Russia will allow its Olympic athletes to compete as neutral after ban

iStock/Thinkstock(MOSCOW) — Russia’s Olympic Committee has voted to back a plan for its athletes to compete at 2018 Winter Olympics under a neutral flag. The move means that there will now likely be a sizeable Russian contingent competing when the Olympics take place in Pyeonchang, South Korea, this February.

Last week, the International Olympic Committee (IOC) barred Russia from the upcoming Olympics as punishment for what it says was a systematic cover up of doping by country’s athletes. The IOC said it would allow some individual Russian athletes to compete as neutrals, provided they could pass an IOC anti-doping panel. It was initially unclear whether that would be acceptable to the Russian authorities, who had previously threatened to boycott the Games.

At a meeting in Moscow Tuesday, Russia’s Olympic Committee voted unanimously to support its athletes wishing to participate in the Games.

Speaking at a televised news conference after the meeting, the committee’s head Alexander Zhukov said he expects around 200 athletes to be able to compete in Pyeongchang, though it would be up to the IOC to determine how many would be approved.

A day before, the Russian Committee said that the majority of its athletes had expressed a desire to compete. Last week, president Vladimir Putin had seemed to clear the way when he said Russian authorities would place no obstacle in the path of those wishing to go.

The Russian Olympic Committee president, Zhukov, said that his committee had decided to swallow the IOC punishment in order to let athletes compete, saying they “have taken the blow ourselves, so as to give athletes the chance to realize their Olympic dreams.”

The IOC’s executive committee suspended the Russian Olympic Committee, including Zhukov himself, last week as a penalty for the doping cover up that already saw Russia partly excluded from the 2016 Summer Olympics in Rio-de-Janeiro.

Russian athletes wanting to compete will still have to be approved by a specially appointed IOC panel, made up of representatives from different international anti-doping bodies. The IOC’s decision last week said that no Russian athletes with previous doping records will be approved.

“I think the IOC will make sure that the strongest Russian athletes get the invitations, so that, for example, our hockey team consists of the best players,” Zhukov said, according to the Associated Press.

Russian athletes competing in South Korea will now have to wear a specially designed uniform, labeled with “Olympic Athlete from Russia (OAR).” Russia’s national anthem and flag will be absent from the Opening Ceremony and medal ceremonies. The Olympic anthem will play instead.

Russian and IOC officials suggested the punishment could end the doping scandal that has ravaged Russian sport for almost two years and has had little sign of abating, amid Russian refusals to accept the idea that the cover-up had been state-sponsored.

Last year, an investigation by the Canadian lawyer Richard McLaren for the World Anti-Doping Agency, WADA, found evidence that Russia’s sports ministry had ordered hundreds of positive samples to be concealed. McLaren found that the system reached its height during the 2014 Winter Olympics that Russia hosted in Sochi, with agents from Russia’s FSB intelligence service helping to switch out positive urine samples from the anti-doping lab there.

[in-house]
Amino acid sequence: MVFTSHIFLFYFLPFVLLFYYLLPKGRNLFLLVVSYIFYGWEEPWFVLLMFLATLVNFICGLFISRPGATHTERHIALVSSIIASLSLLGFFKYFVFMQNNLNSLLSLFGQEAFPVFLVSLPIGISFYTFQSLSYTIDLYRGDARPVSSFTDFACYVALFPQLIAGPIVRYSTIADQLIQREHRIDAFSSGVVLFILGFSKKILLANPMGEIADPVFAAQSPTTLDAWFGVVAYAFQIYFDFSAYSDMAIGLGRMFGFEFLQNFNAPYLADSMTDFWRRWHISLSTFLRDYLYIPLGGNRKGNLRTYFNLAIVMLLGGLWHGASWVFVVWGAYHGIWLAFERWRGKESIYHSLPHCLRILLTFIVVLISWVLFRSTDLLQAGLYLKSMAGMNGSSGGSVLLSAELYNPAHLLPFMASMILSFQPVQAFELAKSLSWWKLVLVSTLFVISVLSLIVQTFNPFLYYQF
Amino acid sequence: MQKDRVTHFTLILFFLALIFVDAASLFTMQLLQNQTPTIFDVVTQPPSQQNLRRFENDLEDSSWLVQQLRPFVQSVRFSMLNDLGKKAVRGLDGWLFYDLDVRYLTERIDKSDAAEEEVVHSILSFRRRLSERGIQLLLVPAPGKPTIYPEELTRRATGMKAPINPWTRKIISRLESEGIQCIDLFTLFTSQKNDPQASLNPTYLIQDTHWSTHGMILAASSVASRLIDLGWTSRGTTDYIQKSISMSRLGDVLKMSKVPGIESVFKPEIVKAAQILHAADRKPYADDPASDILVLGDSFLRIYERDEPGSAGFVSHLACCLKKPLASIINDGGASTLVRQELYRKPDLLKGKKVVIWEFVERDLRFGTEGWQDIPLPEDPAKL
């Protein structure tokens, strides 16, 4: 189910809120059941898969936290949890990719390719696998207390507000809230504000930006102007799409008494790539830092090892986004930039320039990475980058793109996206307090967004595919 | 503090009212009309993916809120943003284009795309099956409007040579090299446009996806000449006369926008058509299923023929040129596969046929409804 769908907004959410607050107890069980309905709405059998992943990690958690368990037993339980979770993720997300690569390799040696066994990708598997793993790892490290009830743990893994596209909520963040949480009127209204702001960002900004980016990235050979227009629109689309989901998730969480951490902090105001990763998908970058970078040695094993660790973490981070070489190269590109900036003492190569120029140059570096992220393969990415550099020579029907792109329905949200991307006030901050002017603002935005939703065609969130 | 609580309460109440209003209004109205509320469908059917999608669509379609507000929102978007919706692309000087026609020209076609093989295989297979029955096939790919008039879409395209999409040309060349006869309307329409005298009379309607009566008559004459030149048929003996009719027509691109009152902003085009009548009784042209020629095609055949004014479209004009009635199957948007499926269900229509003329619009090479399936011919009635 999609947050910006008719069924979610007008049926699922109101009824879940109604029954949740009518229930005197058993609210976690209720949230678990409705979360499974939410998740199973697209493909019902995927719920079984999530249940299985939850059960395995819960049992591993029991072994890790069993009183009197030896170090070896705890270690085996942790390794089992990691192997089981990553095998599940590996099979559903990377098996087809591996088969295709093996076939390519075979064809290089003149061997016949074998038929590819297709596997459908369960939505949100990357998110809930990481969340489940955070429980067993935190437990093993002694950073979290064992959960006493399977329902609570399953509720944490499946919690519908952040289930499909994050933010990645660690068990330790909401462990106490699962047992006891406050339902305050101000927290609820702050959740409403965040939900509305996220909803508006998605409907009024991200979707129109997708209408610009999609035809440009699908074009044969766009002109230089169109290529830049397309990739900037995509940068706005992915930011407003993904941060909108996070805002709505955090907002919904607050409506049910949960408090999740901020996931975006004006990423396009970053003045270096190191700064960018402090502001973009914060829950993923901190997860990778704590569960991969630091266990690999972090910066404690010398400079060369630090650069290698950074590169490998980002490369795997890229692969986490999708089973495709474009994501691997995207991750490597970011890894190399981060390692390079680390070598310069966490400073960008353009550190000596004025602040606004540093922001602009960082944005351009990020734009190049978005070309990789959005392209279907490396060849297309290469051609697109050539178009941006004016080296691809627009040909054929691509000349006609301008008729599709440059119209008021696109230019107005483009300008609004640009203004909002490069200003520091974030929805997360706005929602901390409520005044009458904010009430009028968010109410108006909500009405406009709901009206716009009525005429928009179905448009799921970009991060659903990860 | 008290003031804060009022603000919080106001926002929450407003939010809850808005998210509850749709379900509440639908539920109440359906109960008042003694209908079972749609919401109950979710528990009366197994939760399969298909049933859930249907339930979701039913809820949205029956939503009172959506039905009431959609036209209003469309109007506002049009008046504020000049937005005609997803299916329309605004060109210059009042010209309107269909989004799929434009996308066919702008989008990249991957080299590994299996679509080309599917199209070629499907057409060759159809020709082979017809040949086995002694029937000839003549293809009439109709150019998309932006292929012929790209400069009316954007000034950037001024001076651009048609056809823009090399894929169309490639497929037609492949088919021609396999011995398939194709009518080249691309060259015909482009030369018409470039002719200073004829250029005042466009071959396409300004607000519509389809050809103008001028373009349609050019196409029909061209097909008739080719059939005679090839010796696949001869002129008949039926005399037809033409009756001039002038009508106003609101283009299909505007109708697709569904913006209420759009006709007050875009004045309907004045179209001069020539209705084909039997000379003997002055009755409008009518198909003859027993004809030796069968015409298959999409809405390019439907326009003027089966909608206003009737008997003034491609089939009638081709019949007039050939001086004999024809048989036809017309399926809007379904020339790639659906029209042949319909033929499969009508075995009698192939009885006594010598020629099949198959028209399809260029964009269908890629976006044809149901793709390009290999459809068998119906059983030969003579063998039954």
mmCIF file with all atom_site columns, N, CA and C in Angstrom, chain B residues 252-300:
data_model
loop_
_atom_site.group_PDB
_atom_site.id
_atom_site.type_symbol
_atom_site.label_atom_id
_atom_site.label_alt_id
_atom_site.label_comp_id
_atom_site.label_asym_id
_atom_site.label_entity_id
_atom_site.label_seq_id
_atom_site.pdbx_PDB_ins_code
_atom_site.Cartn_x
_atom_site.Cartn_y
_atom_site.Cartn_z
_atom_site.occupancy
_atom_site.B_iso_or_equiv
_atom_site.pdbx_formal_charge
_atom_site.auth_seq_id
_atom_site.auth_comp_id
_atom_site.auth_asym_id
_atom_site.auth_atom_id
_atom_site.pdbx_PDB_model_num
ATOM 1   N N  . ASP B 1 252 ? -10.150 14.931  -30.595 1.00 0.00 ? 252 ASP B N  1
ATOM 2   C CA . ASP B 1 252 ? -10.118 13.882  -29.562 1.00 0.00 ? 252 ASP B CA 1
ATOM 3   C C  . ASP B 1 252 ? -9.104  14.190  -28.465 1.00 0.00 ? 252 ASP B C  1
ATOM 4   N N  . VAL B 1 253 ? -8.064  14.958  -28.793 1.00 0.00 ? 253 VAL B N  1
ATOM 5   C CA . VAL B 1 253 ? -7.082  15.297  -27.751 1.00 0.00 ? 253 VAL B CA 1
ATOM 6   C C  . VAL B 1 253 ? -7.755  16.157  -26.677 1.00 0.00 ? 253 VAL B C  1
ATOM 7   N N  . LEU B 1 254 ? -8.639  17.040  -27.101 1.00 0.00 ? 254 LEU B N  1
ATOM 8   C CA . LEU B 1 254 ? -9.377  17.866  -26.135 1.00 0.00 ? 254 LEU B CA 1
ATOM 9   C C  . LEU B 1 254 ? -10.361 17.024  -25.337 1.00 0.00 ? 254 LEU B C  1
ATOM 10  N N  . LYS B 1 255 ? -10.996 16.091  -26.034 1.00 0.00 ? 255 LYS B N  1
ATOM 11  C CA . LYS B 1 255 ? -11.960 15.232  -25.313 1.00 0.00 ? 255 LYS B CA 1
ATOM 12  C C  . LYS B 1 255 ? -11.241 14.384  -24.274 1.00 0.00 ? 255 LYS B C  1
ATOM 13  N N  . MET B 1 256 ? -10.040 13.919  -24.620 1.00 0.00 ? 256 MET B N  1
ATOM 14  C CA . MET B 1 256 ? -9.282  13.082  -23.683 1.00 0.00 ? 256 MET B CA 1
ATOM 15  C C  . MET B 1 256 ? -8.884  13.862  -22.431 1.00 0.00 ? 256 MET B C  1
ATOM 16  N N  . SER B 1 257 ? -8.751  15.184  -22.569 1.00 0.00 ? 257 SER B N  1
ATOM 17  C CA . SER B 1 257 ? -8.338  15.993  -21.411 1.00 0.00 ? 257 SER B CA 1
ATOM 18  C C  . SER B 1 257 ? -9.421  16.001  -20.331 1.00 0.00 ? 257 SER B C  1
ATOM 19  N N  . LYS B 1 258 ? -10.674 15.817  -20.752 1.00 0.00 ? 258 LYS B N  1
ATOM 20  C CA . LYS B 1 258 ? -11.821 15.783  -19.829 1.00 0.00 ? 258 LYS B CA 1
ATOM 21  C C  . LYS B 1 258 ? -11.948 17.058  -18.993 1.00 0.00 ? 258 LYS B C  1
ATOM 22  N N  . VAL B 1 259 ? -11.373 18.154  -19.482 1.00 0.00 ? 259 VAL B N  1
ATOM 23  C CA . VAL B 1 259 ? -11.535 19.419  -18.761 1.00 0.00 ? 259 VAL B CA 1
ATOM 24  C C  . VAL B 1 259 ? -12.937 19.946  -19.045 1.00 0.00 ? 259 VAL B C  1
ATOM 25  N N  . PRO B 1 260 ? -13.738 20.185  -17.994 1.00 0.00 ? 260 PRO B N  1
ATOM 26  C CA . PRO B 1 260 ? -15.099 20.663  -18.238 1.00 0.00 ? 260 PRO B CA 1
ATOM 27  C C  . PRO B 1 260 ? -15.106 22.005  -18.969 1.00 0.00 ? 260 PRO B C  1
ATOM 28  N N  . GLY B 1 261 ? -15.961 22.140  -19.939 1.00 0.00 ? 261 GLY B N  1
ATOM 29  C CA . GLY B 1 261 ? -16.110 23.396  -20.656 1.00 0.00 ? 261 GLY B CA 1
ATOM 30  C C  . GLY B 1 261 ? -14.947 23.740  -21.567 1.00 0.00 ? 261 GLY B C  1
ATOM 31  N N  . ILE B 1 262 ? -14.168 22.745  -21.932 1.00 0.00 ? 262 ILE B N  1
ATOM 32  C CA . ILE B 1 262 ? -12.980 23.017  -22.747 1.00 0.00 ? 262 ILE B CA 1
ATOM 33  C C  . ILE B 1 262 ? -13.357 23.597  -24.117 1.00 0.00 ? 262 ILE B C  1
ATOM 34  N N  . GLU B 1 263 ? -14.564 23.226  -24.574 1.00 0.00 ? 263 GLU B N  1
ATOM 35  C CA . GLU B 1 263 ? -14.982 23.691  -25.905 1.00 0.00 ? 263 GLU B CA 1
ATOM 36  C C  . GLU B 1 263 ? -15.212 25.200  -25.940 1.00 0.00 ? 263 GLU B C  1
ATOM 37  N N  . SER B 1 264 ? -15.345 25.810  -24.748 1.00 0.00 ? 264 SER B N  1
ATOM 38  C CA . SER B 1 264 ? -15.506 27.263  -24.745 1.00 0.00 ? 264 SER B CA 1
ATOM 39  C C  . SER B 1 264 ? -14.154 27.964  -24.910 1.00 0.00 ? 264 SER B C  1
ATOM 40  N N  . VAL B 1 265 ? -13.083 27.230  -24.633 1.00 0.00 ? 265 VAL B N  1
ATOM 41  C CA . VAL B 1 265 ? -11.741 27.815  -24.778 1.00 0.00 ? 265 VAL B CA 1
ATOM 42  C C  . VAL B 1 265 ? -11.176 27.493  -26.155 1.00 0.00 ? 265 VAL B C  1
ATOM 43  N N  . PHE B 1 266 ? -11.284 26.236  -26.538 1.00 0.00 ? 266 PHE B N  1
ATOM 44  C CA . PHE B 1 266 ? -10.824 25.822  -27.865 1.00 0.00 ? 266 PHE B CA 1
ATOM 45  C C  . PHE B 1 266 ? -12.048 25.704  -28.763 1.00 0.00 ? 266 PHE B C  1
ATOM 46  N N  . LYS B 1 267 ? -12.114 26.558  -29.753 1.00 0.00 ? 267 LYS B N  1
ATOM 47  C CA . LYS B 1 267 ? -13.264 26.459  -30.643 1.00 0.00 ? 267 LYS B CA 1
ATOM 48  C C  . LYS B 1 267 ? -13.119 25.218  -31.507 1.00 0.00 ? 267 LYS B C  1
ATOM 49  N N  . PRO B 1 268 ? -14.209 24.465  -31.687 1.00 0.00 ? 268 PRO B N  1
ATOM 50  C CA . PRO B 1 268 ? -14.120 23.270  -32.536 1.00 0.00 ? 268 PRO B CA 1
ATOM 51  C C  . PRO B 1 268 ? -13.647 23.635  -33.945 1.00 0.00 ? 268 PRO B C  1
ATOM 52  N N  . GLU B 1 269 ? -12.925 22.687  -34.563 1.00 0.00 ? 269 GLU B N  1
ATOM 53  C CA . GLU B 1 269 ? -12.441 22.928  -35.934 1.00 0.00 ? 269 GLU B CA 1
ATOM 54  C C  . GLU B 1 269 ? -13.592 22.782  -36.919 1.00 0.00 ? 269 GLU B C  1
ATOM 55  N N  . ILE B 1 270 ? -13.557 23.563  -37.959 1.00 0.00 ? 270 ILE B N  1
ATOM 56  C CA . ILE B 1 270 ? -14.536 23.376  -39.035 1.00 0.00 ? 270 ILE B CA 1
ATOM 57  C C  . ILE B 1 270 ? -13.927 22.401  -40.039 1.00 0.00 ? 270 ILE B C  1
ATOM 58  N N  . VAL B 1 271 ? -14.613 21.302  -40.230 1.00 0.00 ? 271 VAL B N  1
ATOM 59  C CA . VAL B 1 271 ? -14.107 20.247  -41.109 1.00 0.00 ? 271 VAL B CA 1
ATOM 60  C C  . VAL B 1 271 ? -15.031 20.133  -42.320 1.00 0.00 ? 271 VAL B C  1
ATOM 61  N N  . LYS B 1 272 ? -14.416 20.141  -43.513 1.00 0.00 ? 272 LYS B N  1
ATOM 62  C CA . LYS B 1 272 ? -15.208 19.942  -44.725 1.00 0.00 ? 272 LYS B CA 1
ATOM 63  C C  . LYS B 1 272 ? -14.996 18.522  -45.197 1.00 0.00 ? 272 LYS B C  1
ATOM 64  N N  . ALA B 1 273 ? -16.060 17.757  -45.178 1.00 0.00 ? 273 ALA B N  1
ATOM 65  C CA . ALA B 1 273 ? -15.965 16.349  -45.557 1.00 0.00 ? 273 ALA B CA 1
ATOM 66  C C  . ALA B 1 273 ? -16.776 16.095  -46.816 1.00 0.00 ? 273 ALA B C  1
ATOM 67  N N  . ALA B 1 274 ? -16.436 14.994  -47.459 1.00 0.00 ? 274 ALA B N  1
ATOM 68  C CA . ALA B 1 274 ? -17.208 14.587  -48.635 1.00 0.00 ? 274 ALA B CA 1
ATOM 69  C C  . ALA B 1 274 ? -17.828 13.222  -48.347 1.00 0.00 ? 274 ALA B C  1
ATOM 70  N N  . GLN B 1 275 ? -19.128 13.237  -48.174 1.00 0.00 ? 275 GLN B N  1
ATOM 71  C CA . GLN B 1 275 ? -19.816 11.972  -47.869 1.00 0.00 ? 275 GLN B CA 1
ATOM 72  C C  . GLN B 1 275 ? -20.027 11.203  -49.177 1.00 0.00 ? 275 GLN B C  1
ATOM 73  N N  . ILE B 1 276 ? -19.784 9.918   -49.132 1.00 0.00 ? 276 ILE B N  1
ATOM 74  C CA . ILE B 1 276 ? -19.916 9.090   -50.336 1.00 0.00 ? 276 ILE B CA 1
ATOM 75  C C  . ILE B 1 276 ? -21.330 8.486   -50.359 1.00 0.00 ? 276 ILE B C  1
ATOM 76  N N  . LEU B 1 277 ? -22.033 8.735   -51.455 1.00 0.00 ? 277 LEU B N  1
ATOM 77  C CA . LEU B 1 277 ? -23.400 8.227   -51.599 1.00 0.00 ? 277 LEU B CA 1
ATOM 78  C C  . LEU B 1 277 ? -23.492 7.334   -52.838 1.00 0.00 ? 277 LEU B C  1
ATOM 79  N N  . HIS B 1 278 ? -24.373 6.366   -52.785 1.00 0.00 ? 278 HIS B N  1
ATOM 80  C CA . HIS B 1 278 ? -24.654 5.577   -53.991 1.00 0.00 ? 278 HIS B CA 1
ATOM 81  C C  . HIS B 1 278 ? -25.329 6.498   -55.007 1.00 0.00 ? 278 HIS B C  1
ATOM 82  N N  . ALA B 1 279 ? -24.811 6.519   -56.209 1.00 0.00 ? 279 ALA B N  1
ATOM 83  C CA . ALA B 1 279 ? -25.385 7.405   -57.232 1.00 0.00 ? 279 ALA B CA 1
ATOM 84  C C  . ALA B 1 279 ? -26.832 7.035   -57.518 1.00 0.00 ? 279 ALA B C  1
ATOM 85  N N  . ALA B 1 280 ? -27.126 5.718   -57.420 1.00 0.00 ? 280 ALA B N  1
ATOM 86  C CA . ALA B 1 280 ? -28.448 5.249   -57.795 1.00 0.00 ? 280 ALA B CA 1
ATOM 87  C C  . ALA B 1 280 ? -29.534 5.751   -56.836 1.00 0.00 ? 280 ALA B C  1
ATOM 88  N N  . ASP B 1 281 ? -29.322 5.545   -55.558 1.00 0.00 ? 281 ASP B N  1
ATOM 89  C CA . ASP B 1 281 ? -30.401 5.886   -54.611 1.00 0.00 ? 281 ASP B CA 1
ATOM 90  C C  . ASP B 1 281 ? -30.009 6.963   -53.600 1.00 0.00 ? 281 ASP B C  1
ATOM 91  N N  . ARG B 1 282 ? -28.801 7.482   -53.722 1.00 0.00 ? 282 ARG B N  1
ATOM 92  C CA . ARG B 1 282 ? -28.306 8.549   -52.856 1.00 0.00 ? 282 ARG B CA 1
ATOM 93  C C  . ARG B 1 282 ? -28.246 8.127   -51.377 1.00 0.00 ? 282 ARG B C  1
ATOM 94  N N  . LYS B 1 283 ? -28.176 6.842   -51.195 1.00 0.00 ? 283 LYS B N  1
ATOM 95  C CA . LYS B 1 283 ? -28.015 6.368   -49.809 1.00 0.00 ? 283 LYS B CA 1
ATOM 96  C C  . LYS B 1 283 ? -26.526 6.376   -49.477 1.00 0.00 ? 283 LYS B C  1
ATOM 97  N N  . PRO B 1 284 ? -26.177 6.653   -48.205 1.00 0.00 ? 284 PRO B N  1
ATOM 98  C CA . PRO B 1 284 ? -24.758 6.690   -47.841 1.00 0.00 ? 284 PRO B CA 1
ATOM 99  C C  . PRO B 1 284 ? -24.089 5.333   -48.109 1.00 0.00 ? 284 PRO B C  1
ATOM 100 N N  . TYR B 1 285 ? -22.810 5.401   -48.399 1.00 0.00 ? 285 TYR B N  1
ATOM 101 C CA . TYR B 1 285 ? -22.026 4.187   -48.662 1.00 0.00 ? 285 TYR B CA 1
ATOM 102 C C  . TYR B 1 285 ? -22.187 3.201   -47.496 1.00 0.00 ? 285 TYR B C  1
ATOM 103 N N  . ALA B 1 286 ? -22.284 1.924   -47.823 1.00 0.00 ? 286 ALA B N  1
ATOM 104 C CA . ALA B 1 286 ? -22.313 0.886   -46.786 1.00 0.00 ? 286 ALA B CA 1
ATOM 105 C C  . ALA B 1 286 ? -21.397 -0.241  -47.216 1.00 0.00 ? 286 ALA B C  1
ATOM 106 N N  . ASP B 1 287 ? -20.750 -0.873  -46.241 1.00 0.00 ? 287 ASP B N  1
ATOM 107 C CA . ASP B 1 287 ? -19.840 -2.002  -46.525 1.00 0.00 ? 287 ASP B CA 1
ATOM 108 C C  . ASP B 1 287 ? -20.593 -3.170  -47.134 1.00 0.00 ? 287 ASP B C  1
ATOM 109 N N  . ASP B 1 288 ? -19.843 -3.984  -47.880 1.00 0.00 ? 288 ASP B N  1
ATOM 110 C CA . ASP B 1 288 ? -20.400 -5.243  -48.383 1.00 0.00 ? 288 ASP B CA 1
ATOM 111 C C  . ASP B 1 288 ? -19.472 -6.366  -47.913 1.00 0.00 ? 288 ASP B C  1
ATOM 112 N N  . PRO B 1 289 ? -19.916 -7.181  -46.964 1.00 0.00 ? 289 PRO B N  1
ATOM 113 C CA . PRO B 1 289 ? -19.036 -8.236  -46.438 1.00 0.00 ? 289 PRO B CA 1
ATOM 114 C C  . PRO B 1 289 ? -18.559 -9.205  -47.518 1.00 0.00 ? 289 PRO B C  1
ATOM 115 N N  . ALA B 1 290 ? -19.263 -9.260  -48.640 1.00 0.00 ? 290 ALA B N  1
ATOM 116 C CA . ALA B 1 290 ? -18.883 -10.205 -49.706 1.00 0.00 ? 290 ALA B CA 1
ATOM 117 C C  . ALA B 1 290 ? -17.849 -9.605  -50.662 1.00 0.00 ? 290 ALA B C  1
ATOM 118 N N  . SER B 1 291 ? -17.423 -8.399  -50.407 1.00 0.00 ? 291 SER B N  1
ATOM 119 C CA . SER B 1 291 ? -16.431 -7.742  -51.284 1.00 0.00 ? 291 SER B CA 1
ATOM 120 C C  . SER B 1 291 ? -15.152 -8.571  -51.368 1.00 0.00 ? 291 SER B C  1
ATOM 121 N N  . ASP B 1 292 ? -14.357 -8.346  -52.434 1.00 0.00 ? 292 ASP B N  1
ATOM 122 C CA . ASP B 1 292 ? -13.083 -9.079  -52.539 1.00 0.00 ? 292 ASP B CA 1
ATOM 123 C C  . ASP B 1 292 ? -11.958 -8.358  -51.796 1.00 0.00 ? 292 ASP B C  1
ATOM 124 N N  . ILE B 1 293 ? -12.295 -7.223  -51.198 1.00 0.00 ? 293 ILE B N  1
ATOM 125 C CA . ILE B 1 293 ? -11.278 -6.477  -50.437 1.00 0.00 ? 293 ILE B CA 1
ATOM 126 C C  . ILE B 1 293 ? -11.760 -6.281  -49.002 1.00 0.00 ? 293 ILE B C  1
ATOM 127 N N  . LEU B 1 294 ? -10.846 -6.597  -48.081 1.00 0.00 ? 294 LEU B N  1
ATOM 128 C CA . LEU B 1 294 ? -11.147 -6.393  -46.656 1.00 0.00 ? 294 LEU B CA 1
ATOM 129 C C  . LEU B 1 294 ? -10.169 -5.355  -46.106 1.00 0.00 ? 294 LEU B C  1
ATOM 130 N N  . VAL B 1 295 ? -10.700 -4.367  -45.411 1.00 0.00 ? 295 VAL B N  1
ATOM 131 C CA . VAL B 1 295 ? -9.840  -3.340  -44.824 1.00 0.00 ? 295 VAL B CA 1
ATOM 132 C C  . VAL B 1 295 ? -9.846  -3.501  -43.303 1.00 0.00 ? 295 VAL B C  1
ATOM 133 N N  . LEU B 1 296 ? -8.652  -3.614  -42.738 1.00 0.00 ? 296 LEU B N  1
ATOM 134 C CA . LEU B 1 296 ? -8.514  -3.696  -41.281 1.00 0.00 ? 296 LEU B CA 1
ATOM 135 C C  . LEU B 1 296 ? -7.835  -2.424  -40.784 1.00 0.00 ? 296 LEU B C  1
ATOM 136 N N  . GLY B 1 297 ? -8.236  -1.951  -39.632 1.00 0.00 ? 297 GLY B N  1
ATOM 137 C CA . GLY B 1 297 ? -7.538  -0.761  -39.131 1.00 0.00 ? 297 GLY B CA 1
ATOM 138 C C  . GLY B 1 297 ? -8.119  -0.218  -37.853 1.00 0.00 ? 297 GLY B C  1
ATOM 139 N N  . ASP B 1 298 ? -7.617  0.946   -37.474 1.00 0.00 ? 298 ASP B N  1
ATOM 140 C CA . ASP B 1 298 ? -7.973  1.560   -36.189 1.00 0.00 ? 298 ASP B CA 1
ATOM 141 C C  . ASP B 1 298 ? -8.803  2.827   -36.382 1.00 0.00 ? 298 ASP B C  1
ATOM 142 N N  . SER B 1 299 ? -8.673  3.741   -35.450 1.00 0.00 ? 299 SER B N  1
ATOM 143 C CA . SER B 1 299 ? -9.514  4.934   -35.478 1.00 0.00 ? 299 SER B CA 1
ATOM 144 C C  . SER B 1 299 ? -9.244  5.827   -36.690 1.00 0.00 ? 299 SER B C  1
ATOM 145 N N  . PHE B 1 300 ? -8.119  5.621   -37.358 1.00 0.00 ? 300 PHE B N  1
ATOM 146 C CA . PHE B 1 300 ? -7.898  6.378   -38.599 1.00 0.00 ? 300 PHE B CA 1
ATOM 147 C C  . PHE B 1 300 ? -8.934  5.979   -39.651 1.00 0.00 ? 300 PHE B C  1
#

The IOC’s own investigation, headed by a former Swiss president Samuel Schmid, confirmed “systemic manipulation” of the anti-doping system in Russia. However, Schmid said he had been unable to prove that the “highest state authorities” were aware of it, stopping short of calling it “state-sponsored.”

Nevertheless, the head of Russia’s sports ministry, Vitali Mutko, was banned for life by the IOC, which said he must take responsibility for the doping scheme.

On Tuesday, Zhukov, like other Russian officials, emphasized that Schmid had found no evidence of a state system of doping. Russian officials previously insisted the scheme was carried out by individual coaches, officials and athletes.

The IOC decision to ban Russia over the doping system remains unprecedented in Olympic history. But since its announcement there have been signs that parts of the decision had been softened enough for Russia to accept.

Speaking directly after the decision, Zhukov had said it was “very important” that the uniforms Russian athletes will wear will still bear the word “Russia.”

The IOC also stated that it may lift the Russian suspension for the Closing Ceremony in Pyeonchang, provided Russia had met the conditions laid out in the decision. That would mean Russian athletes could potentially still appear under their national flag to end the competition.

Russia fielded a team of 232 athletes at the Sochi Winter Olympics. Zhukov said he hoped 208 could take part as neutrals this year in Pyeongchang.

On Tuesday, six members of Russia’s national women’s hockey team were banned by the IOC over doping offenses at the Sochi Olympics. That brings the total number of Russian athletes disqualified from Sochi to 31, a loss that has seen the country drop from the top medal spot at the those Games. Twenty-two Russian athletes have appealed their disqualifications.

After an initial outcry from Russian officials and state media that the IOC decision was unfair, with some even comparing it to “genocide,” attitudes have since mellowed to righteous resignation.

“We are turning the page,” Vitaly Smirnov, the head of Russia’s Independent Civil Anti-Doping Commission, said at the news conference after supporting the Russian Olympic Committee decision.

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